Government asks experts to inform the refresh of UK's Biological Security Strategy

The Government is today (Wednesday 16 February) asking for health and security experts to inform the refresh of the UK's Biological Security Strategy, which aims to protect the country from a range of biological threats, including emerging infectious diseases and potential misuse by hostile actors.

The updated Strategy will incorporate learnings from the recent response to COVID-19, consider evolving priorities since the pandemic, and reflect the rapid advances in science and technology across all aspects of biological security.

The Call for Evidence, published on gov.uk, will seek feedback on specific biological security risks from experts including those with a background in biological engineering, biological security, contingency planning and other related technical fields.

The key areas that will be considered in the refresh include:

  • A major health crisis, such as pandemic influenza, non-influenza infectious outbreaks or new infectious disease
  • Antimicrobial resistance
  • A deliberate biological attack by state or non-state actors
  • Animal and plant diseases, which themselves can pose risks to human health
  • Accidental release, such as when smallpox and Foot and Mouth escaped from insecure labs, and dual-use research of concern, where life science research is misapplied to do harm

The Integrated Review published last year set out the vision for the UK's role in the world over the next decade and highlighted the need to review and reinforce the cross-government approach to biological security, including a refresh of the 2018 Strategy. This Strategy brought together for the first time the work that takes place across Government to protect the UK from significant biological risks, no matter how these occur and no matter who or what they affect.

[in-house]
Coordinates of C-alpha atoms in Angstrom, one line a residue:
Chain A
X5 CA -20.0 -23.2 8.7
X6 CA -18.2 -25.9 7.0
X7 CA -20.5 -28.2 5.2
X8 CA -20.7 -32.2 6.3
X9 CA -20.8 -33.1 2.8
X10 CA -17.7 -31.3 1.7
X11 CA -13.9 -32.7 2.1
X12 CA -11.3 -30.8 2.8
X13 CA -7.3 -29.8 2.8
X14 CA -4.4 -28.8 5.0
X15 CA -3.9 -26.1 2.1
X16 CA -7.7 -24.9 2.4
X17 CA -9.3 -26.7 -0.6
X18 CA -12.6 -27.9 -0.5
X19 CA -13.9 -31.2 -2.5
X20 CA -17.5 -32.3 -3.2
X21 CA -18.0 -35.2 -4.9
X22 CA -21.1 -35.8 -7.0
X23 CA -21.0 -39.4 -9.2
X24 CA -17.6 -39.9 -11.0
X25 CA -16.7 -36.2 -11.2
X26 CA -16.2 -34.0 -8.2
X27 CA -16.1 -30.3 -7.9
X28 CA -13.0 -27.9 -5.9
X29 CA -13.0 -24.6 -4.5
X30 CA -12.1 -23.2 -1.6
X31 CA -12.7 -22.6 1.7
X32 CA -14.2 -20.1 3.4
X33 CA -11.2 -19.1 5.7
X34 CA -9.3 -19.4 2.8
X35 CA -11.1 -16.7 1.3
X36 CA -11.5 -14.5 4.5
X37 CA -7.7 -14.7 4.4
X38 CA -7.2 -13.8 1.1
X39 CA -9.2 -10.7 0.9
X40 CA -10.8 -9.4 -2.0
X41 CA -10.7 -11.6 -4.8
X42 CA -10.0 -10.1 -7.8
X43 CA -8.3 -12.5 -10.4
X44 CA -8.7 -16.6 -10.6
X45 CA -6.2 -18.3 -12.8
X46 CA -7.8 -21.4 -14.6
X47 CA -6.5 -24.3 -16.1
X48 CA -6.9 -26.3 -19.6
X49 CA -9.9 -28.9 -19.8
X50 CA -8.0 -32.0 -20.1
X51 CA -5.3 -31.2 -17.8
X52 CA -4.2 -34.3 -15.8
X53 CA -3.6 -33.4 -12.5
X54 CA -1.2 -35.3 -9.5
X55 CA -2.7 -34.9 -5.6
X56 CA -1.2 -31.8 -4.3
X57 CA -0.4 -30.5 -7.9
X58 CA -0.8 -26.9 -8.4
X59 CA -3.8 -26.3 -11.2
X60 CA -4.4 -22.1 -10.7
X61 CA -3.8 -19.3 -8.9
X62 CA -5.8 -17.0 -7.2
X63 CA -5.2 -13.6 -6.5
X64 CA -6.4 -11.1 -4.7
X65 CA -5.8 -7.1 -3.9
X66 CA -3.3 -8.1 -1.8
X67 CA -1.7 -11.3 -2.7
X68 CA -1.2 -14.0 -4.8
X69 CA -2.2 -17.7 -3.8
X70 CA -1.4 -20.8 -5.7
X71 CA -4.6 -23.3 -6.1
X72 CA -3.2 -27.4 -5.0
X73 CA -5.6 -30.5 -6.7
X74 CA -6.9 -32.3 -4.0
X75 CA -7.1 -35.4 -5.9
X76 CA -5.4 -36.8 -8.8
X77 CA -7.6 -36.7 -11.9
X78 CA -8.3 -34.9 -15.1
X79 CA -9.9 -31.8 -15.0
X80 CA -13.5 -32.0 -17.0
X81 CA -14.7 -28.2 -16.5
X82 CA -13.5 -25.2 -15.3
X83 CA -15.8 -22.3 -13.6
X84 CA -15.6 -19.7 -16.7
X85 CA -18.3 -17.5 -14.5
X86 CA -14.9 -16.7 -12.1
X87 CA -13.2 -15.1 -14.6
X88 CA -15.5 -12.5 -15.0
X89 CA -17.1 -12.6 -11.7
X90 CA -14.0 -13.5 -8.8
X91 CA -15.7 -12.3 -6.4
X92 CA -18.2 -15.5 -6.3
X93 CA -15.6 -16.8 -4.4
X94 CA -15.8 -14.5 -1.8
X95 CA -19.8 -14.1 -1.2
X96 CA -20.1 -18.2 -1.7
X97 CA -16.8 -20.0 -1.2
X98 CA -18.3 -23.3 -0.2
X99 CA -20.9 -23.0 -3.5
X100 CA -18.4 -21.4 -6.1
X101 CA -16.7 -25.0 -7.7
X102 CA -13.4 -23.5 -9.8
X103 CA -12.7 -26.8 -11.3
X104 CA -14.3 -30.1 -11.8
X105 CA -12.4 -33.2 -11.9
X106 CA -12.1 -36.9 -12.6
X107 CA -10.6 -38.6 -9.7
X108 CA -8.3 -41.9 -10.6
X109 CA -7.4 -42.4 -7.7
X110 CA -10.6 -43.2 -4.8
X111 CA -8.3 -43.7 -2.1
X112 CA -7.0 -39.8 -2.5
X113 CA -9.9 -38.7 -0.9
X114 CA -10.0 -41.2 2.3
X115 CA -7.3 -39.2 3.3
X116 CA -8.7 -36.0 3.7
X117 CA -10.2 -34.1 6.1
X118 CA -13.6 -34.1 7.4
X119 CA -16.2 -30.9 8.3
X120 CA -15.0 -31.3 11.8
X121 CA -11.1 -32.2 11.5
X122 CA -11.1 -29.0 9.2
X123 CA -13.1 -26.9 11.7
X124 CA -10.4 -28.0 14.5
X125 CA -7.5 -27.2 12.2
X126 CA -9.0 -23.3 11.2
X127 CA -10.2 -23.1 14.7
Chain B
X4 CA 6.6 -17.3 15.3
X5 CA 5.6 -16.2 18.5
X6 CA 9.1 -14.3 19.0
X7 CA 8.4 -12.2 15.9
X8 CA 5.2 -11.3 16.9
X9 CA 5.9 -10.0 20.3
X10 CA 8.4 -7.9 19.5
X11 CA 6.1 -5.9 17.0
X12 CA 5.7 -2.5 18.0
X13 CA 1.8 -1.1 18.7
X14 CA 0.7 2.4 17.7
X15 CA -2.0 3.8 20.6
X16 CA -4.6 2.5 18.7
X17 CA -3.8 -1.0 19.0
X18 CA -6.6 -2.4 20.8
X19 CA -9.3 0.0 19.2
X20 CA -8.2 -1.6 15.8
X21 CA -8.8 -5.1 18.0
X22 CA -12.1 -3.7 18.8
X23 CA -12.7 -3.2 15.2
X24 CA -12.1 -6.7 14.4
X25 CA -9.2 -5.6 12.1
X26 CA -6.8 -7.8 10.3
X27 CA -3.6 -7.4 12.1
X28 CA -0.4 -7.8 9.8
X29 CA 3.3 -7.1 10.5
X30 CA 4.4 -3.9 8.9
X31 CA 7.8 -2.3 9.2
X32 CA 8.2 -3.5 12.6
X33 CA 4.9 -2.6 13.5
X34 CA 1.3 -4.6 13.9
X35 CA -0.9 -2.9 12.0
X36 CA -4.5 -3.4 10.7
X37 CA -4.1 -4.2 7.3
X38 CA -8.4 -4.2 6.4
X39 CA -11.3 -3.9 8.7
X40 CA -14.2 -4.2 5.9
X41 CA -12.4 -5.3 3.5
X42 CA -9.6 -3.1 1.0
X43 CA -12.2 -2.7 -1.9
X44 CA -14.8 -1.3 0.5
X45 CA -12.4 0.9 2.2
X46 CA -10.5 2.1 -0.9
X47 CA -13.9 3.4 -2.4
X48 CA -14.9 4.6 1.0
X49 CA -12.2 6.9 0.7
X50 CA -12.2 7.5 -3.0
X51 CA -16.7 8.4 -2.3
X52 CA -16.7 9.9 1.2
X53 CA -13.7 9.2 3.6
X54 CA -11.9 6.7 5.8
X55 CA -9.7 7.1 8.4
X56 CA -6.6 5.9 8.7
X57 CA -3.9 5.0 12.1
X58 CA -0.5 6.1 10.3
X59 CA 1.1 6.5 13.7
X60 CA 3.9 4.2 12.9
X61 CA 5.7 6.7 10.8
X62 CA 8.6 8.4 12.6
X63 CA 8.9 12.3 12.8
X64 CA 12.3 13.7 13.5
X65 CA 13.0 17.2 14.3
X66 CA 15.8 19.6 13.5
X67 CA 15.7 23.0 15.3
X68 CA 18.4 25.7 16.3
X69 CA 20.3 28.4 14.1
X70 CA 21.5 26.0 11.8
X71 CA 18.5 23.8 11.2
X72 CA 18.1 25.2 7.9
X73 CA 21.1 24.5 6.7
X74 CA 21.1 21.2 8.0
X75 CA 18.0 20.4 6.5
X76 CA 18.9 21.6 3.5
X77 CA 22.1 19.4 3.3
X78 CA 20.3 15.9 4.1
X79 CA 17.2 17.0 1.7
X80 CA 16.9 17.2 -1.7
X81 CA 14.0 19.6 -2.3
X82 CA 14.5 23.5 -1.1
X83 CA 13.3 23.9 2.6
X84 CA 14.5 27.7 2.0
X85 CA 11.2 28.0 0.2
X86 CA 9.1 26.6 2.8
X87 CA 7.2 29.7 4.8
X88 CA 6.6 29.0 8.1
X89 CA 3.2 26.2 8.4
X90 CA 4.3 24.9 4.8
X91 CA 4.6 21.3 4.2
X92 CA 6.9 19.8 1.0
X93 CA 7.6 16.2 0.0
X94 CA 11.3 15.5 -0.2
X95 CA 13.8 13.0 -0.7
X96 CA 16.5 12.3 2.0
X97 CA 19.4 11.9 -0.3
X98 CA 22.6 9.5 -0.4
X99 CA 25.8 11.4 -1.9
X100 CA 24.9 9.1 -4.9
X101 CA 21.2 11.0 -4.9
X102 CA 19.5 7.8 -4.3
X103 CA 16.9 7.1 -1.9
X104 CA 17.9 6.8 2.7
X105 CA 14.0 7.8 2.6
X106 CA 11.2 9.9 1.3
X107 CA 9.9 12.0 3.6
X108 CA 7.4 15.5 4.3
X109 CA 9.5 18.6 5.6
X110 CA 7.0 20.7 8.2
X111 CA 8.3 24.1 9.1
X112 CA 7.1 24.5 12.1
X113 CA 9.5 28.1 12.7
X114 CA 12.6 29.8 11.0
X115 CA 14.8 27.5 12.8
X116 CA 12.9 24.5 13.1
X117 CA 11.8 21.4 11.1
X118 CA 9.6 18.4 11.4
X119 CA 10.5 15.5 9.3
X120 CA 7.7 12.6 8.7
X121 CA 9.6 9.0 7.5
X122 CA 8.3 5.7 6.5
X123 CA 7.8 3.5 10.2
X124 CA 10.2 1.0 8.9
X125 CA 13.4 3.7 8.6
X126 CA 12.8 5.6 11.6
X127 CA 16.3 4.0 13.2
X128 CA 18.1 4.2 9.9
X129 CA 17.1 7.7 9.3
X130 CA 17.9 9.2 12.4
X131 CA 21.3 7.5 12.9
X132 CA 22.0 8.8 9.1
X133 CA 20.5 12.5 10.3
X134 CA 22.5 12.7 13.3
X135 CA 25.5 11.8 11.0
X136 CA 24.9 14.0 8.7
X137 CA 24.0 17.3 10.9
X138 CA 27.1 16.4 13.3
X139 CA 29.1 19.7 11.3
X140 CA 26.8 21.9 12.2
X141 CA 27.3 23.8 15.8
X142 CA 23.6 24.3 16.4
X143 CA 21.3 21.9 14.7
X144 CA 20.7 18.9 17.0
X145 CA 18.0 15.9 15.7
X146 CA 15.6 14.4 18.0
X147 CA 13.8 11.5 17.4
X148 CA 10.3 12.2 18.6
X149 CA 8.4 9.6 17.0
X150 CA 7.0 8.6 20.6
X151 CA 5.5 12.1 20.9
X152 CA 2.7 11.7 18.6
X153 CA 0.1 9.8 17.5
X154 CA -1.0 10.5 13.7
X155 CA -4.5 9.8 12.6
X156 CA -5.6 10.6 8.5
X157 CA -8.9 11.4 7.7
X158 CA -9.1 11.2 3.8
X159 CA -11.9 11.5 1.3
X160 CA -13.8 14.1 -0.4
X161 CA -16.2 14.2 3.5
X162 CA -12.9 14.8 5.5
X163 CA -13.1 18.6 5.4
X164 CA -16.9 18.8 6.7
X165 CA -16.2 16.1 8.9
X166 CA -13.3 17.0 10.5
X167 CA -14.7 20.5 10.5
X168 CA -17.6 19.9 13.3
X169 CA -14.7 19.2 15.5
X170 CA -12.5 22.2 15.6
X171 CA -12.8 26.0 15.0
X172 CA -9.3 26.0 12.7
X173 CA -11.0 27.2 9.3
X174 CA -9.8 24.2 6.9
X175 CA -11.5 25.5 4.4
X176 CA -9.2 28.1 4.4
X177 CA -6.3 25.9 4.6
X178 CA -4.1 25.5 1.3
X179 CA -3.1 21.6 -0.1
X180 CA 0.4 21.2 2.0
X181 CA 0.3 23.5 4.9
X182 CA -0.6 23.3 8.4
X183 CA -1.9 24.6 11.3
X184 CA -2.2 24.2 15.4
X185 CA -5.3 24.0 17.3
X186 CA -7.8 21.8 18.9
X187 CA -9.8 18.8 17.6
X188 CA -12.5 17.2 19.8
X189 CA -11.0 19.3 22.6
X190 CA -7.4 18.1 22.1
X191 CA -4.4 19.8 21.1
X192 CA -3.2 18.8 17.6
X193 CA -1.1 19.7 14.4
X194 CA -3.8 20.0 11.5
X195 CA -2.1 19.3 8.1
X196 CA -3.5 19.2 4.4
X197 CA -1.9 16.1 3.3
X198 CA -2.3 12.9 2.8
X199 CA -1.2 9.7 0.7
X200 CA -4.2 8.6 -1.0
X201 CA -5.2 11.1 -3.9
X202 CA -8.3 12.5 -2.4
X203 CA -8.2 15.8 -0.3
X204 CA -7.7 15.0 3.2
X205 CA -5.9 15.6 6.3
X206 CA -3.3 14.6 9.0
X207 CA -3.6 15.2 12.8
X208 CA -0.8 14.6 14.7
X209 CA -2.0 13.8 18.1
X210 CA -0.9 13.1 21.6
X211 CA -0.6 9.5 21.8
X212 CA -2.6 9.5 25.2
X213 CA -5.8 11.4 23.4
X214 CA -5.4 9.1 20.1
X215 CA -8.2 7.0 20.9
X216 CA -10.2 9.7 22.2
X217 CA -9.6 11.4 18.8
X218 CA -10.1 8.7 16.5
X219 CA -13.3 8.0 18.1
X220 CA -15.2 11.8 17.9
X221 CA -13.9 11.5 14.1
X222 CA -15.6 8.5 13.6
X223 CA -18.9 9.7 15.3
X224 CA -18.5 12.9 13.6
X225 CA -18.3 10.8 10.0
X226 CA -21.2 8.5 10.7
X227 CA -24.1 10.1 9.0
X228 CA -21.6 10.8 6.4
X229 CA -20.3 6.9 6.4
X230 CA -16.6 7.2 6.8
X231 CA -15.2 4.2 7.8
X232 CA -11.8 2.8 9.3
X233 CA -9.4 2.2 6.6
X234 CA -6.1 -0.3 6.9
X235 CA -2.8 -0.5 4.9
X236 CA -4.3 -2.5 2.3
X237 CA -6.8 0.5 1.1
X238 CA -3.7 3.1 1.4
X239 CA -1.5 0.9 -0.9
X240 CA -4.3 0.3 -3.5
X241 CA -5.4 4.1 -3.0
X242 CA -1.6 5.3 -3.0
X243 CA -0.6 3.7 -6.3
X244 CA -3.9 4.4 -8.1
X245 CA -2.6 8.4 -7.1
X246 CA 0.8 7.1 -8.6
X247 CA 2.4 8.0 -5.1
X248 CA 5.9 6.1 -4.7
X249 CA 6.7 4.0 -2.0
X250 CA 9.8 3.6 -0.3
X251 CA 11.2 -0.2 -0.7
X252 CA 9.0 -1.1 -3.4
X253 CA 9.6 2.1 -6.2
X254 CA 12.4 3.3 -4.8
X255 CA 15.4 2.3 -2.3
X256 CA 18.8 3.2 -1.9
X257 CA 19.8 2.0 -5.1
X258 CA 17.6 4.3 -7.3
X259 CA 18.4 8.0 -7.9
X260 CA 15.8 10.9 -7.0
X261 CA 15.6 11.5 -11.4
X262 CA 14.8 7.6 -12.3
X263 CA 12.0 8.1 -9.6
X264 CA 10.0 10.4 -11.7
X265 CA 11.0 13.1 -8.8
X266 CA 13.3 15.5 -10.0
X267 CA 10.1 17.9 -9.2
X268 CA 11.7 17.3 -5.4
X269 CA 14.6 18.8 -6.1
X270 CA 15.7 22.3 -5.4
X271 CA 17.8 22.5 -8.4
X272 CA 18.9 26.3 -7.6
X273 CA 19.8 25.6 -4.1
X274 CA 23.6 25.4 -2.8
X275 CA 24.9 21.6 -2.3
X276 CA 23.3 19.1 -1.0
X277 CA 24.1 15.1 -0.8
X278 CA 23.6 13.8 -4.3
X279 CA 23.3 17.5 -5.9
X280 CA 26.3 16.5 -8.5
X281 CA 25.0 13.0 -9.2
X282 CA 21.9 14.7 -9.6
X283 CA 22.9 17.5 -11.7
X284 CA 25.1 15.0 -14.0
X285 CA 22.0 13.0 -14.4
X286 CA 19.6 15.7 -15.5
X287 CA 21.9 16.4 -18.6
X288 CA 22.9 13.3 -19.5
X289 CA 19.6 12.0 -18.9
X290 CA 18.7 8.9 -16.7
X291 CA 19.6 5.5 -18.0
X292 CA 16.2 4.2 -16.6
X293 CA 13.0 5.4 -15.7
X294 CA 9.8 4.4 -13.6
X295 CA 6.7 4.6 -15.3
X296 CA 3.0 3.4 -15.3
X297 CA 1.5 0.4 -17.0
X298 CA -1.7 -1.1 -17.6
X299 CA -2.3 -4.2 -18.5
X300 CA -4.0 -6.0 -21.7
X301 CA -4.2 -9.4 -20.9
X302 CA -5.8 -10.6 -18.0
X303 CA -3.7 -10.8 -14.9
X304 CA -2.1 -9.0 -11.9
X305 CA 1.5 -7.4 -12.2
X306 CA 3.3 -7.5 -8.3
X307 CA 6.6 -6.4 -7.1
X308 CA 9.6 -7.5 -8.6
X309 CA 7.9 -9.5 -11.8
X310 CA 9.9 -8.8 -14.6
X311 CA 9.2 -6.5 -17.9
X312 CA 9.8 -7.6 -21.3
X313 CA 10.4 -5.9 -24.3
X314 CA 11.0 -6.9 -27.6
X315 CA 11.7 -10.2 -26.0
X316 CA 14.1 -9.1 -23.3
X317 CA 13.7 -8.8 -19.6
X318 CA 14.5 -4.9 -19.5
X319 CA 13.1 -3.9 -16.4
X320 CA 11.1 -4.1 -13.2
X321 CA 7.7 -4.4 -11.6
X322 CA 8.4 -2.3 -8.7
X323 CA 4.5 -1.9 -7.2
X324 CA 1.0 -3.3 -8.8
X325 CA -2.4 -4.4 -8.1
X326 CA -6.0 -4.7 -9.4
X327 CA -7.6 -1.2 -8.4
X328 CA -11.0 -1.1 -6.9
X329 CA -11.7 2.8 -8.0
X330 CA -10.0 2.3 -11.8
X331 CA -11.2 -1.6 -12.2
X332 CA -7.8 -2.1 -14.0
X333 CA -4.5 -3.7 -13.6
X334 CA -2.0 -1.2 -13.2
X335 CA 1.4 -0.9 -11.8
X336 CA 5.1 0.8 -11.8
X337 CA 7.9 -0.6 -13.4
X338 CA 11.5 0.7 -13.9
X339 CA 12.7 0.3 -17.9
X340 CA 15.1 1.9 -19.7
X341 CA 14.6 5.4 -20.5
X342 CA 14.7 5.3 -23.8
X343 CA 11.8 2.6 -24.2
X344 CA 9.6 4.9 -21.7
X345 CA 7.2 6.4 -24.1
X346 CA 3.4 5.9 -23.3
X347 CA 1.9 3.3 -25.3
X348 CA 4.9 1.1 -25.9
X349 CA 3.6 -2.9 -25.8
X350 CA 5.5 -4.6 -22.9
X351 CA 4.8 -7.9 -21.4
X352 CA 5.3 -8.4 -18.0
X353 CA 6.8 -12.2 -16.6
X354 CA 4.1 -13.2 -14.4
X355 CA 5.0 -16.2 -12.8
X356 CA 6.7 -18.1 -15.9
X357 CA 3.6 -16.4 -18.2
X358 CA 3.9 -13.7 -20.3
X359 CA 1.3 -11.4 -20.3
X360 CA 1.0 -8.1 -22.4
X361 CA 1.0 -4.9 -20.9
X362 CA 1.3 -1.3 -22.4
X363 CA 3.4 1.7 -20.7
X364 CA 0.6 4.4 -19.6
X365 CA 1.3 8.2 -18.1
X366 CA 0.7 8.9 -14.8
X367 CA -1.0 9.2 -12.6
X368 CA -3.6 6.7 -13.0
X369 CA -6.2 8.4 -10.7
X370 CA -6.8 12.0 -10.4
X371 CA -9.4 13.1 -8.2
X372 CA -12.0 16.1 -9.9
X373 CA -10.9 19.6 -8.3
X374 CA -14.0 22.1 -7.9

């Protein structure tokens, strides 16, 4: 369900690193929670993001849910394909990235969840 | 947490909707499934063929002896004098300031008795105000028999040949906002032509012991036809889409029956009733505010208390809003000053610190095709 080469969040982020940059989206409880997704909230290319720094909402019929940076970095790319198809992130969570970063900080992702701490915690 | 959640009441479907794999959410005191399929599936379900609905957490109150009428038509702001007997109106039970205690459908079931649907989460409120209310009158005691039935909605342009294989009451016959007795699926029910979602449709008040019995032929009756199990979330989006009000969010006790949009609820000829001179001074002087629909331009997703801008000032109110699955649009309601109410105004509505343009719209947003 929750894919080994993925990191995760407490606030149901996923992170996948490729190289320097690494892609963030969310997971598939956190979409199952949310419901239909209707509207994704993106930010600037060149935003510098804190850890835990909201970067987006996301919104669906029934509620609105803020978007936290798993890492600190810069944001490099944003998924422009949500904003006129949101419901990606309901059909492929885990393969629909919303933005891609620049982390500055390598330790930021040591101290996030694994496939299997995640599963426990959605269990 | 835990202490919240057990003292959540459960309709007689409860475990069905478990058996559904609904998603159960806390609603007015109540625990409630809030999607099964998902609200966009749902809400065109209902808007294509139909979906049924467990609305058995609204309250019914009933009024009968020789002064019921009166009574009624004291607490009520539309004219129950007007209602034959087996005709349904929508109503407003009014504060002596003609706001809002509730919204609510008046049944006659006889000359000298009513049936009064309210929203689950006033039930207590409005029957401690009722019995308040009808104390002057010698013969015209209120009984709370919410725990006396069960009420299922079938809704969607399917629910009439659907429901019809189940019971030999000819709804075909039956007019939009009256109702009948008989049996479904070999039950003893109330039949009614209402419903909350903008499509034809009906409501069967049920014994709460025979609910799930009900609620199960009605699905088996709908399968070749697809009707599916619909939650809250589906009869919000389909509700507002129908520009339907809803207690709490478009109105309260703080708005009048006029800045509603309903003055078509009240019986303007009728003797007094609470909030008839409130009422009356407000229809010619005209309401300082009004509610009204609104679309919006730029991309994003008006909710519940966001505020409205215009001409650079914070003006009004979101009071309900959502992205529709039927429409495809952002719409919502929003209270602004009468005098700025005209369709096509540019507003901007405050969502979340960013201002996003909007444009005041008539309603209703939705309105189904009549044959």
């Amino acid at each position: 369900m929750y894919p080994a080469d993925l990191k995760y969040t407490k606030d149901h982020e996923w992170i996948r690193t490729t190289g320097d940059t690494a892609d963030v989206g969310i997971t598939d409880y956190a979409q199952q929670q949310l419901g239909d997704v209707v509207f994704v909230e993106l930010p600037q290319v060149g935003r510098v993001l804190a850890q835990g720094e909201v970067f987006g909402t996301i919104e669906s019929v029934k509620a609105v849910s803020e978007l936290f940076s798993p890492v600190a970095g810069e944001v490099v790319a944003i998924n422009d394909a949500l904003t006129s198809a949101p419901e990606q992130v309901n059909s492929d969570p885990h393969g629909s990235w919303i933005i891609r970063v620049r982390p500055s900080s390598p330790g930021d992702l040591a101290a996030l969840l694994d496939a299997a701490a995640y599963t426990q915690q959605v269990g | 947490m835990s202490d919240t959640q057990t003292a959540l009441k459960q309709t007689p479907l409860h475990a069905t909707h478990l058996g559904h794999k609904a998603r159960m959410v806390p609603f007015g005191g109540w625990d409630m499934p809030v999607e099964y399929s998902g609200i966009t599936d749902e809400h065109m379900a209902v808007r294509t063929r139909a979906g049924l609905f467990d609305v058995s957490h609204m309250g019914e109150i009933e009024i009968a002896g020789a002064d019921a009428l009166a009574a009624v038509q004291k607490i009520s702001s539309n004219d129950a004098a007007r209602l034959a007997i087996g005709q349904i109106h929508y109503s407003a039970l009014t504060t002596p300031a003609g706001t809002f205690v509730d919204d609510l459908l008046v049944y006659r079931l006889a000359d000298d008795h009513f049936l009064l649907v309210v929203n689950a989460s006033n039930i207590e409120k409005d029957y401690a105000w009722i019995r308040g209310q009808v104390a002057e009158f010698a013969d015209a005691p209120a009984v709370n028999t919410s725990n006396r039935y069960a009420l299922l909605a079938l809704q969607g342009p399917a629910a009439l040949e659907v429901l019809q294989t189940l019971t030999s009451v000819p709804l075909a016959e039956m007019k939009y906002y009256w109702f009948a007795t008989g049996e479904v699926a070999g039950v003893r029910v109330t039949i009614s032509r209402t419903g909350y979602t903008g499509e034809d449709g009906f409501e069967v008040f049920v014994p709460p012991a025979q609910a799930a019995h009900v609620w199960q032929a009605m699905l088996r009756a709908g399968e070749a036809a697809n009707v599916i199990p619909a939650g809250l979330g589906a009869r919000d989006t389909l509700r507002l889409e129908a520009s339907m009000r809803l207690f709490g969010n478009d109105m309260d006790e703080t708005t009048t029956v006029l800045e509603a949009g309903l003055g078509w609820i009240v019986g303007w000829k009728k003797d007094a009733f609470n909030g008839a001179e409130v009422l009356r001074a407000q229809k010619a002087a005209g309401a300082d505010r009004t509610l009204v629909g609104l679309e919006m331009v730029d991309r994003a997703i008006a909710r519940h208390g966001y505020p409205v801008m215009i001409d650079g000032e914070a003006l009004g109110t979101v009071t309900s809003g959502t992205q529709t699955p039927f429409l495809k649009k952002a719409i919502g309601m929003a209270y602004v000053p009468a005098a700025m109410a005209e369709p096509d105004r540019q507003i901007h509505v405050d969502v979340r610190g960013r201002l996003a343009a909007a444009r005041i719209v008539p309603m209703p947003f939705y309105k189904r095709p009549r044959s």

Whilst the UK has developed world-leading biological defences, such as public health testing facilities and genomic sequencing capability, the Integrated Review recognises that we must embrace innovation to bring to bear new biological security capabilities, exploit the opportunities that arise as a result, and build back better, at home and overseas, from COVID-19.

The updated Strategy will be published later this year.

Michael Ellis QC, Minister for the Cabinet Office and Paymaster General, said:

Ensuring that we are responding to the changing global security landscape and taking reasonable steps to ensure public safety is of critical importance. COVID-19 shone a light on the significance of biological security and ensuring we have robust plans in place to protect the public from threats here in the UK and overseas.

That's why, following the Integrated Review, the Government will be looking into how we are protecting the country and its interests from significant biological risks. This will include considering the evolving priorities since the pandemic and rapid advances in science and technology across all aspects of biological security.

Tackling future challenges effectively requires evidence-based policy and decision-making and a collaborative science base. I urge experts to inform our discussions and provide further insight and best practice to ensure the best minds and talent across the UK are feeding into our Strategy."

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